These religious leaders have learned the same lessons that we must all learn and teach in our communities this week. By communities, I do not just mean religious congregations, I means our work communities, our school communities, our social communities. Since Wednesday afternoon, there has been huge increase in anti-Islamic attacks in this country, including attacks on at least nine mosques in England and Wales. An average of 4-6 incidents reported a day has risen to over 160 since Wednesday. Analysis by Matthew Goodwin, Associate Professor at Nottingham University has found that the number of Facebook followers of the English Defence League is up from 20,000 to 108,000 since the attack in Woolwich. The BNP is planning a demonstration in Woolwich next Saturday and their poster proclaims that our choice is between “Freedom and Peace” and “Islam and Terror”.
What is going on is very, very dangerous and I feel it is my duty to preach in a way I do not normally preach because of how worrying this situation is. When Anders Breivik, self-styled member of an “international Christian military order”, massacred 77 innocent Norwegians, most them children, in July 2011, there was not s spate of revenge attacks on churches. Christianity was not blamed. Here, in multicultural London, Islam is being blamed for the actions of self-radicalised extremists, and the forces of hate are being whipped up in an obscene fashion.
Even more sadly, and I commented on this as early as Wednesday night, what happened on Wednesday afternoon was NOT a terrorist act, but a brutal and obscene crime of the worst sort. The two men are under arrest for criminal charges, not terror charges. Both politicians and media have given these two extremists exactly what they wanted, and have fuelled the extremist reactions as well. As Simon Jenkins reminded us in The Guardian: “The first question in any war – terrorism is allegedly a war – is to ask what the enemy most wants you to do. The Woolwich killers wanted publicity for their crime, available nowadays at the click of a mobile phone. They got it in buckets.” The response of the politicians and media on Wednesday night was ill-judged and downright wrong, and they have all contributed to unleashing a monster. As Jenkins continues: “we do have the option to exercise self-restraint in the aftermath, to control the impulse to hyperbole. We can deny the terrorist the megaphone of exaggeration and hysteria. When Cameron yesterday said we should defy terror by going about our normal business, he was right. Why did he not do so?”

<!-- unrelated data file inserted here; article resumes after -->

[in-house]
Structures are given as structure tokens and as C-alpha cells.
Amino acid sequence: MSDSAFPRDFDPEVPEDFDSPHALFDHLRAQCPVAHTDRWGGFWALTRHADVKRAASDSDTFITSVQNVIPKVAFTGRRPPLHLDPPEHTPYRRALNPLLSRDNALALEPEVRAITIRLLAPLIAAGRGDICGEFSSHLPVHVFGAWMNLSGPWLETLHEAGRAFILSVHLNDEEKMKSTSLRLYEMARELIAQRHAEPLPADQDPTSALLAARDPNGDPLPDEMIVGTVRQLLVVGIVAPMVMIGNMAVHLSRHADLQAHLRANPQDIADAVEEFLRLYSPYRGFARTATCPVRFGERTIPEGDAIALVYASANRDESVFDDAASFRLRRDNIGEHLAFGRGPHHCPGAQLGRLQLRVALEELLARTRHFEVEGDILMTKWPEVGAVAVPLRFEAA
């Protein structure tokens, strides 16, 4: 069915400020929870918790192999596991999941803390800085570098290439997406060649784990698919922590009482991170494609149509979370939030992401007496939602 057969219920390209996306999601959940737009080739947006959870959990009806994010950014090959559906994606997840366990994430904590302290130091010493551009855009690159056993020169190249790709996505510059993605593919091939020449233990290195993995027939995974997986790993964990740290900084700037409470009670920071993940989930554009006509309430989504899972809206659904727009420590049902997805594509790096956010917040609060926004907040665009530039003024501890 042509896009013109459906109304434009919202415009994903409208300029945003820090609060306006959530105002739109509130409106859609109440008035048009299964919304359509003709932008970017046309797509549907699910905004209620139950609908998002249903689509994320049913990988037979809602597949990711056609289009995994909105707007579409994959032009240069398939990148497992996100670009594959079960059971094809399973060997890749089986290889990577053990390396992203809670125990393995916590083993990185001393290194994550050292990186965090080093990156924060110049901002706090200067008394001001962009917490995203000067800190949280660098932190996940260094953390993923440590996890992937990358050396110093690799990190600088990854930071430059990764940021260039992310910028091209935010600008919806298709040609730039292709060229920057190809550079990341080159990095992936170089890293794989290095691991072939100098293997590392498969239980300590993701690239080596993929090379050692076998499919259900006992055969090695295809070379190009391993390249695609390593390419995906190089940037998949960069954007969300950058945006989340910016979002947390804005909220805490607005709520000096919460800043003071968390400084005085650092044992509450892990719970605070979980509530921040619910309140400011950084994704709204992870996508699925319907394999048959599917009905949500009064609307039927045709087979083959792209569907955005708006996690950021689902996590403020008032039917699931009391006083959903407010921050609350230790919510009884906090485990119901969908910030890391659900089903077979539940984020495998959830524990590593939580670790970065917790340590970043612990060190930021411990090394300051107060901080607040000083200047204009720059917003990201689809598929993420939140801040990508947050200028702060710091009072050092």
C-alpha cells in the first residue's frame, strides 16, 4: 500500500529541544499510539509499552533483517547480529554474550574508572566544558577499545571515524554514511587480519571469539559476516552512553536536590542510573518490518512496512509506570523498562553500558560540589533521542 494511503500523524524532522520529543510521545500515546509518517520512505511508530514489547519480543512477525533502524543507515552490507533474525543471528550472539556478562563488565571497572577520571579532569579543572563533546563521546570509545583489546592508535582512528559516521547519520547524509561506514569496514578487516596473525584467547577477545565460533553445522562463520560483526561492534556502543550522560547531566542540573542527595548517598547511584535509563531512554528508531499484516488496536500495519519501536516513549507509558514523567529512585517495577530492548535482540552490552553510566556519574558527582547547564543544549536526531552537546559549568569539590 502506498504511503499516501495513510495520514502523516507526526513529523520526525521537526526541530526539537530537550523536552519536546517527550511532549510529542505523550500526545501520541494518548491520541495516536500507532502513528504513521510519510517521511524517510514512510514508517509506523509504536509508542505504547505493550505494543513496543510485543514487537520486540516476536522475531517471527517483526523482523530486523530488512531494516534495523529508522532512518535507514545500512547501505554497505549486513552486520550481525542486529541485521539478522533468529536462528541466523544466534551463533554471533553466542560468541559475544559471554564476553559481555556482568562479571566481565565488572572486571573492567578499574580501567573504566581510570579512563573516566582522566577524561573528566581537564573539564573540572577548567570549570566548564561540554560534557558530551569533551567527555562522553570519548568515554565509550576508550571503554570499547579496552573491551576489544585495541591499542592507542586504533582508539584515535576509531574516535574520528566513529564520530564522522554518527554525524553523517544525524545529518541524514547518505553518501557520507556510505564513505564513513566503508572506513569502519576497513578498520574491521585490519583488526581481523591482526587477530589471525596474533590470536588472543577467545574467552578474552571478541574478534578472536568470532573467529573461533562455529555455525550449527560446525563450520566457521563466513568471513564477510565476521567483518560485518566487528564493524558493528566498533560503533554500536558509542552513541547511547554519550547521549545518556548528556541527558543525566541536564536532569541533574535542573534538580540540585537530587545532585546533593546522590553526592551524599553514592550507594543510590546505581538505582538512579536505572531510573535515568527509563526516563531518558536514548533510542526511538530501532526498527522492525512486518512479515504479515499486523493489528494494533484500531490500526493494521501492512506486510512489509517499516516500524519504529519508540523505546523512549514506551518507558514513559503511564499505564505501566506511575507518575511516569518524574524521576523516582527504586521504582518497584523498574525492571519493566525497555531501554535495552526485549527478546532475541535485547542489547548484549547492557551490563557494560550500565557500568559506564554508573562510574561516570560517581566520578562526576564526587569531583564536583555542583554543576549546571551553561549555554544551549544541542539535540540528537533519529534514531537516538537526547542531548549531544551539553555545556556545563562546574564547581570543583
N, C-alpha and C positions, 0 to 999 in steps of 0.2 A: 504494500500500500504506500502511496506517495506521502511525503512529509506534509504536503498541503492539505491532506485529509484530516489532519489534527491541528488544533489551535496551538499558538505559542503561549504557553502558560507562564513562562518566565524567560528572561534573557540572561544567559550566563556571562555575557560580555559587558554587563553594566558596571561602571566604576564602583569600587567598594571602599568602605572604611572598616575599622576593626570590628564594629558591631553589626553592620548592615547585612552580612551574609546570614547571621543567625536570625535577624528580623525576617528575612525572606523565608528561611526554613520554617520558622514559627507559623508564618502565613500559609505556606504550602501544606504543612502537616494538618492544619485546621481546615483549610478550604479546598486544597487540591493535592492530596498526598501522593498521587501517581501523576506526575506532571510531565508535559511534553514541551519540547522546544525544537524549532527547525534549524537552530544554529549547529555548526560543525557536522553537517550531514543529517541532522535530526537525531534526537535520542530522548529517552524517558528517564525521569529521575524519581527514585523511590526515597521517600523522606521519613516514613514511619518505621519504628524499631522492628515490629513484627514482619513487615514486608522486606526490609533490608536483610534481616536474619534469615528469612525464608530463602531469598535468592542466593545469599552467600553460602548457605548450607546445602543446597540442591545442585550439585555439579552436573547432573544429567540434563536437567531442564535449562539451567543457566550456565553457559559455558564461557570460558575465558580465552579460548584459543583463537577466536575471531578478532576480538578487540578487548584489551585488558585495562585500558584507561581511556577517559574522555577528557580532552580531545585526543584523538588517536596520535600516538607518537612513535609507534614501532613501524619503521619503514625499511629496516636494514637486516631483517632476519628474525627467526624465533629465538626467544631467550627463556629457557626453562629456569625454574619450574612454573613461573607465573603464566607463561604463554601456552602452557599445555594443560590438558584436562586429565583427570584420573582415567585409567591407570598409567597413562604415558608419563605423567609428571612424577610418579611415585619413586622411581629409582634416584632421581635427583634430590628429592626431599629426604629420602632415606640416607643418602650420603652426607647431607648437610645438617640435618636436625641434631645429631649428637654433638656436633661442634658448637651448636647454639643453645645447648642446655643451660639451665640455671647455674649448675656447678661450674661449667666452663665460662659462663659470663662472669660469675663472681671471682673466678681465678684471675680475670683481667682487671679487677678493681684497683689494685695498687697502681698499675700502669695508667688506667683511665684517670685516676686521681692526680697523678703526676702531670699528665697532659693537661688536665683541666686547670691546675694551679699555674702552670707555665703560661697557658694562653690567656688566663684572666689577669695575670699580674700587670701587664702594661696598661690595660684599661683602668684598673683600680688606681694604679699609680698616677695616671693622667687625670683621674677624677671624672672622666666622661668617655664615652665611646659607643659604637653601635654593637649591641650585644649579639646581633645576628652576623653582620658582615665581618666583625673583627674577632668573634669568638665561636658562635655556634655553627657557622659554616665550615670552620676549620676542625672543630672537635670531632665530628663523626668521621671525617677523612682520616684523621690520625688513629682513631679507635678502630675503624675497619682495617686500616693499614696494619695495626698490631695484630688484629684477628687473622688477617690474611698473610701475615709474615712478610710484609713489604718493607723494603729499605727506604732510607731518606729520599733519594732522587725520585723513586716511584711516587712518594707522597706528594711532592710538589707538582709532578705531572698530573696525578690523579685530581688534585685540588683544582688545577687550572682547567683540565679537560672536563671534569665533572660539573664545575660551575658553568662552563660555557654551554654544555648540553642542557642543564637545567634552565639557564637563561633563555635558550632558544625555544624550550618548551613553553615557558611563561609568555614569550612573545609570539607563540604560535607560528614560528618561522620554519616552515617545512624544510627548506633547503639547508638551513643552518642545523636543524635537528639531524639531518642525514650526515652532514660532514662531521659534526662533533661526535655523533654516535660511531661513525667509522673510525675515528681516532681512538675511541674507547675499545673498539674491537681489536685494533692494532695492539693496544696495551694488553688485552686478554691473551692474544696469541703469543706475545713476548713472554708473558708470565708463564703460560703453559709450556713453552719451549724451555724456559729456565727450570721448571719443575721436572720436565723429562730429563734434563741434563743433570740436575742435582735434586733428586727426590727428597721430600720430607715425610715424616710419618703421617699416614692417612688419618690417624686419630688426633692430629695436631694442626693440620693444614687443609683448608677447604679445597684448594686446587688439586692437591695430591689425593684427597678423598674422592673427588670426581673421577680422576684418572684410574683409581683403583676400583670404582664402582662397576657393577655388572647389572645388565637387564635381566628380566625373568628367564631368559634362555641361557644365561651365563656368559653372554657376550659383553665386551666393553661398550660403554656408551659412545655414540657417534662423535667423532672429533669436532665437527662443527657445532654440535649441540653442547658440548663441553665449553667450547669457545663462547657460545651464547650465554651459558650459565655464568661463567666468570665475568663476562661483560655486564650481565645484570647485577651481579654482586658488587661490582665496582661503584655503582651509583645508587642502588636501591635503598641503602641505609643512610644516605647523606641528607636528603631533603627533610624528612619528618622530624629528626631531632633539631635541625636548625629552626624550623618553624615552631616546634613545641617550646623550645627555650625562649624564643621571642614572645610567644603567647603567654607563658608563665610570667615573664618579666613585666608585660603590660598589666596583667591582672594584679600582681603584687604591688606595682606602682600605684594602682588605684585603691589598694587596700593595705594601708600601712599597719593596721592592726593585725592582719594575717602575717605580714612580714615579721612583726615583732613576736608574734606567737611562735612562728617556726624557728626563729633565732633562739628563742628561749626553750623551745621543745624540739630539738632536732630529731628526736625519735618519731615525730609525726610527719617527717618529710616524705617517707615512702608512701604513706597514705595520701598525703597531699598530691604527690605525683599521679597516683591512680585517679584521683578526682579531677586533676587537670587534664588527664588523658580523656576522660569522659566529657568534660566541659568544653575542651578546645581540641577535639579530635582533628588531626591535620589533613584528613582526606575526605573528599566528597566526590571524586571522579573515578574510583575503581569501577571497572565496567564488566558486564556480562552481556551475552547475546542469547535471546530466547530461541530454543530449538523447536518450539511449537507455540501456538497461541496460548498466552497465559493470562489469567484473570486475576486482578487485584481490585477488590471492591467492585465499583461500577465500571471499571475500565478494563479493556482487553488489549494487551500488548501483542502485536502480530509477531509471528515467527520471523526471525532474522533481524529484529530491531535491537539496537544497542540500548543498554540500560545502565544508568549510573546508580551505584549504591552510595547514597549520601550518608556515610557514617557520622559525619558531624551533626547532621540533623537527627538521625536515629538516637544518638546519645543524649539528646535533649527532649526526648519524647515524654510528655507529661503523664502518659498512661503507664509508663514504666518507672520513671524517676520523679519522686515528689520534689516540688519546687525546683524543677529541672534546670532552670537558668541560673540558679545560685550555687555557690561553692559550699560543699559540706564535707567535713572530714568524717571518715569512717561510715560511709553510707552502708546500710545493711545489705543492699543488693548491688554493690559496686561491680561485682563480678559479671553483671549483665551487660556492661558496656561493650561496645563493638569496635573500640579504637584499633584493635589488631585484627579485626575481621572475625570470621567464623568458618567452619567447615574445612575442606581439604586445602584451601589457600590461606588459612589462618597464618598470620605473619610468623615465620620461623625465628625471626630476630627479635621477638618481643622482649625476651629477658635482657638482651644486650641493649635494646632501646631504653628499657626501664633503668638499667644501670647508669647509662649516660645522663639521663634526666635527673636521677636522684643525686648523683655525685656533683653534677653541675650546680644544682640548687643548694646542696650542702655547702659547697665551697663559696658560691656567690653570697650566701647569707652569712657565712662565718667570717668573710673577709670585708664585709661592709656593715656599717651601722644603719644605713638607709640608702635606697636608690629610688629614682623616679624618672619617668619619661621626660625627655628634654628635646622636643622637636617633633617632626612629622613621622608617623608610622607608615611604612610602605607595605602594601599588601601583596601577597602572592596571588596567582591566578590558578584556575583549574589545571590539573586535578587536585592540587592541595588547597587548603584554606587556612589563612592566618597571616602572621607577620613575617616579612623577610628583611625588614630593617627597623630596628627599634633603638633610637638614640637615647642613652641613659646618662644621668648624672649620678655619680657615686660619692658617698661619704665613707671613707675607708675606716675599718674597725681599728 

COBRA did not need to meet and should not have met, but the politicians had to show they were “in control”. They heaped the petrol of hyperbole onto the fire of a particularly nasty murder.
All this brings me back to Sura 5:32, which continues to warn Muslims against exceeding the limits set by Allah, which has been interpreted as meaning that Muslims should not be excessively aggressive in the pursuit of Islamic law. Here, the parallels to our Torah portion are also clear. Deuteronomy 6:18 tells us to do “that which is right and good in the sight of the Eternal One, so that it will go well with you…”
It is not enough to follow and apply the law, say the rabbinic commentators on that verse. We must do what is just and what is good. As the prophet Micah reminds us, “You have been told what is good, and what the Eternal One your God requires of you, only to do justly, act kindly, and walk humbly with your God.”
In a Twitter message I sent yesterday evening, I wished people Shabbat Shalom and also that we should continue to love our neighbours. Our duty, our Jewish duty, is to act to save a single human life and thereby save the whole world. Alongside Sura 5:32, it’s in Mishnah Sanhedrin chapter 4, verse 5, dating from the second century. We need to get out there, and speak and act to drown the voices of hate and fear in a flood of love and hope.
Muslim Leaders’ Trip to Auschwitz: http://www.bbc.co.uk/news/world-europe-22644206
Rabbi Richard Jacobi